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Published: April, 2017; Vol 13, Num 11

 

“What Did You Say?” More People Than You Think Have Hearing Loss

How’s your hearing? The reality is it’s probably not as good as you think, even if you haven’t noticed it yet. A new report from the Centers for Disease Control and Prevention (CDC) found that one in four people think their hearing is just fine when the fact is they have already experienced some hearing loss.

Researchers analyzed more than 3,500 adult hearing tests and found that more than half of the participants with hearing loss said they were not regularly exposed to loud noise at work. Most people suffer some age-related hearing loss as they get older, but sources of loud noise in our everyday lives are contributing to noise-induced hearing loss in people as young as age 20.

As a rule of thumb, if you have to raise your voice to carry on a conversation when the other person is within three feet of you, it’s too loud and controls are needed to protect hearing.

This harmful noise often comes from activities we know are loud but that we don’t realize are damaging our hearing. Some examples include:

  • Concerts or sporting events (where noise levels often reach 100 decibels)
  • Shooting firearms (140-190 decibels)
  • Mowing the lawn or using a leaf blower (90-100 decibels)
  • Being near other gas engines such as those on powerboats, ATVs, etc. (or attending a NASCAR race)
  • Home appliances such as a food processor

“Noise is damaging hearing before anyone notices or diagnoses it,” said Anne Schuchat, the CDC’s Acting Director. “Because of that, the start of hearing loss is under recognized.”

To protect your hearing while still doing the activities you love, wear hearing protection such as earplugs or earmuffs. You can also look for quieter home appliances or keep your distance from very loud noises when possible (for example, don’t stand right next to those giant speakers at your next concert).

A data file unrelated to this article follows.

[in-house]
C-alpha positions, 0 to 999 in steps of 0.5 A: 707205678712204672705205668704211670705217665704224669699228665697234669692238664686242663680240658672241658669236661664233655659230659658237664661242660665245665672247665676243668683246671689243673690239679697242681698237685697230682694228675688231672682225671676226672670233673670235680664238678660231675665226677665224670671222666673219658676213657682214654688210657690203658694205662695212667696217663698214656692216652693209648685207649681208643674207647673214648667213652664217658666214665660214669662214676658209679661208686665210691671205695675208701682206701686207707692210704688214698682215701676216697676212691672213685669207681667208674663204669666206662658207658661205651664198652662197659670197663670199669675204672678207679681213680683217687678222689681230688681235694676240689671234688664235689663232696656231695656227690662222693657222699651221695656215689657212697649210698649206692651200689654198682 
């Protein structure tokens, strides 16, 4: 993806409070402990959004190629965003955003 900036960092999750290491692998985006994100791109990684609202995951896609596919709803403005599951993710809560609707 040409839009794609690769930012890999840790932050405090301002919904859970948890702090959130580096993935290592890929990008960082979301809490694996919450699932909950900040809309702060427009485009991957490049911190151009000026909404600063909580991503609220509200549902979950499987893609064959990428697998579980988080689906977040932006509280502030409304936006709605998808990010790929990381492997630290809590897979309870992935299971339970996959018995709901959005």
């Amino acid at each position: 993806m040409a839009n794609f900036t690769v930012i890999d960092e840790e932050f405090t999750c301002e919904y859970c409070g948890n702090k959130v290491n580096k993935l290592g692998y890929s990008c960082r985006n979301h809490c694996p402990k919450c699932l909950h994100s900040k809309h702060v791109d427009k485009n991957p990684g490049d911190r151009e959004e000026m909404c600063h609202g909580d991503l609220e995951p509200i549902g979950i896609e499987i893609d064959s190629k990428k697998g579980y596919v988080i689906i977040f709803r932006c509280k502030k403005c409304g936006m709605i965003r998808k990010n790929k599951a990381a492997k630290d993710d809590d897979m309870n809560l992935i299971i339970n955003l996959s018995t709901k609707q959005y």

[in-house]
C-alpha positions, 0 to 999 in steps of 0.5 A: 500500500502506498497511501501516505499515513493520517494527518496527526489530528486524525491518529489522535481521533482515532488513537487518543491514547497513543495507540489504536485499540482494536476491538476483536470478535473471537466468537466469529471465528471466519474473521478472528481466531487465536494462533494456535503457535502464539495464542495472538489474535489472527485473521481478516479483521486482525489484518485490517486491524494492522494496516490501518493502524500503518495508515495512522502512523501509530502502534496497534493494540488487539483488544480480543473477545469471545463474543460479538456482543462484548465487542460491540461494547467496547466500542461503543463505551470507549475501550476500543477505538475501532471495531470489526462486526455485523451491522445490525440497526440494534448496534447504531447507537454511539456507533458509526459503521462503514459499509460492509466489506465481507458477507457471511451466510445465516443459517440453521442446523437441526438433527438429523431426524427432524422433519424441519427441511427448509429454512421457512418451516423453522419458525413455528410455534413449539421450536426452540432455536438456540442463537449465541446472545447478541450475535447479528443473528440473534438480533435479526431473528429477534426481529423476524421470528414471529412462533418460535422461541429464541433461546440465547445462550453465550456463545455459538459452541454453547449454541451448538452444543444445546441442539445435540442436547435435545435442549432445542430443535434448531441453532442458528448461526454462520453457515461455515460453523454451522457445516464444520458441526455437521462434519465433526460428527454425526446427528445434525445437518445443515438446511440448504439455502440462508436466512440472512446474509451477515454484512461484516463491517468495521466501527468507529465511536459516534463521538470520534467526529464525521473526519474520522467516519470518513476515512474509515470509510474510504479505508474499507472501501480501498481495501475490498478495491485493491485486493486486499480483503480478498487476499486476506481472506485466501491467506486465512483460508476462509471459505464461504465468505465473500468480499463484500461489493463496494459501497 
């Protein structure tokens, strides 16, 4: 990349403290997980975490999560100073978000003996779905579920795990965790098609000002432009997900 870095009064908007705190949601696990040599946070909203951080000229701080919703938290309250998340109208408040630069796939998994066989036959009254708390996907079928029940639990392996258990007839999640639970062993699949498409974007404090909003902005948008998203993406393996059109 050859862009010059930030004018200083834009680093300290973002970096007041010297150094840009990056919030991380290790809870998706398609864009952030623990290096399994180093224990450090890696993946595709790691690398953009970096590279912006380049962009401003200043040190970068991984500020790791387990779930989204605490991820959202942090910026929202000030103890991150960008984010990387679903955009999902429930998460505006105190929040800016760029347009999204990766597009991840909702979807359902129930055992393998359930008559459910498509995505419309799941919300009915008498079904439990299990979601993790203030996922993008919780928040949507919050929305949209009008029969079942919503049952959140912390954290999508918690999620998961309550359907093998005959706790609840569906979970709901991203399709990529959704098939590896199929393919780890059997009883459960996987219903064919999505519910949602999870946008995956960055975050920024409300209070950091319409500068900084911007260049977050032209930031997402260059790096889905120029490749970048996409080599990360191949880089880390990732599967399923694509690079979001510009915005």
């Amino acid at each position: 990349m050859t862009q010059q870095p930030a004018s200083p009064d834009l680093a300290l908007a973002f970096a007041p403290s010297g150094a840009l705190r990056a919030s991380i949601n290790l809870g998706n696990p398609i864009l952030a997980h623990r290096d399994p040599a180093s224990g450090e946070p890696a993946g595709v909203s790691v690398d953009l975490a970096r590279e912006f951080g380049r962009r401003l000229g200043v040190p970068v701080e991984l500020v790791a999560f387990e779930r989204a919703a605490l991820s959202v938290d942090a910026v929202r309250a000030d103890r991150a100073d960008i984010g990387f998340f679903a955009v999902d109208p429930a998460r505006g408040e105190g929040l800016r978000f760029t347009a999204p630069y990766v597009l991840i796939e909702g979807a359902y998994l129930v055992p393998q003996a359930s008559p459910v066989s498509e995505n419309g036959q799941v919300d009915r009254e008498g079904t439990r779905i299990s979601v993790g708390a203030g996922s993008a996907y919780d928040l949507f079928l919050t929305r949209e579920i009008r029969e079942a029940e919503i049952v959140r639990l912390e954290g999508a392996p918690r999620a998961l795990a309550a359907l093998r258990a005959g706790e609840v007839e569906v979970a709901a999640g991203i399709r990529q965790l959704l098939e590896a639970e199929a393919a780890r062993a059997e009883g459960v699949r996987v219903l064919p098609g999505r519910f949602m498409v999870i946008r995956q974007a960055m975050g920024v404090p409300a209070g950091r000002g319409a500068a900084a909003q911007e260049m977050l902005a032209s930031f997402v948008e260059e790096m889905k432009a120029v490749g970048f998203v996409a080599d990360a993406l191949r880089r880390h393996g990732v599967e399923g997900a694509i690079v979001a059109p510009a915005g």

Noisy Workplaces Add to Risk

“Protecting your hearing is even more important if you work in construction,” says LHSFNA Management Co-Chairman Noel C. Borck. “Over half of construction workers develop hearing loss. After about 20 years on the job, it's not unusual for a 40-year-old construction worker to have the hearing of a 60-year-old person who hasn’t been routinely exposed to jackhammers and other noisy construction equipment.”

LHSFNA Management
Co-Chairman
Noel C. Borck

Hearing loss can also make it harder for workers to communicate with loved ones and coworkers and increase their chances for early retirement and financial hardship.

In construction, OSHA requires employers to keep noise exposures below 90 dBA as an 8-hour time-weighted average. At 90 dBA, which is the current permissible exposure level for noise in the construction industry, employers must provide a combination of hearing protection devices (e.g., earplugs, earmuffs) with a hearing conservation program, engineering controls and administrative controls. NIOSH recommends employers go even further and protect workers once noise levels reach 85 dBA.

A Better Approach

As evidenced by the widespread hearing loss of construction workers, hearing protection based on time-weighted averages is ineffective. Noise at construction sites occurs sporadically and often exceeds 85 dBA. A jackhammer, for example, has a noise level of 100 dBA and can cause hearing damage in as little as an hour.

Tools and Equipment                                        Noise Level

Pneumatic chip hammer

103-113 dBA

Jackhammer

102-111 dBA

Concrete joint cutter

 99-102 dBA

Asphalt roller

 93-100 dBA

Earth tamper

 90-96  dBA

Hammer

 87-95  dBA

Front-end loader

 86-94  dBA

Because noise fluctuates at construction sites, the LHSFNA and the American National Standards Institute (ANSI) recommend that employers follow a task-based approach to protecting workers’ hearing. If an operation is typically louder than 85 dB, engineering or administrative controls are implemented; if these controls don’t reduce noise levels below 85 dB, hearing protection must be provided.

The LHSFNA’s Occupational Safety and Health Division can help LIUNA signatory employers set up a hearing loss prevention program that is specific to their site. Publications including Noise and Your Job and Task-Based Hearing Loss Prevention are also available through our online Publications Catalogue.

You can also access the Fund’s Noise page, which details best practices for controlling noise on construction sites and provides more information on noise resources such as “buy-quiet” initiatives.

[Janet Lubman Rathner]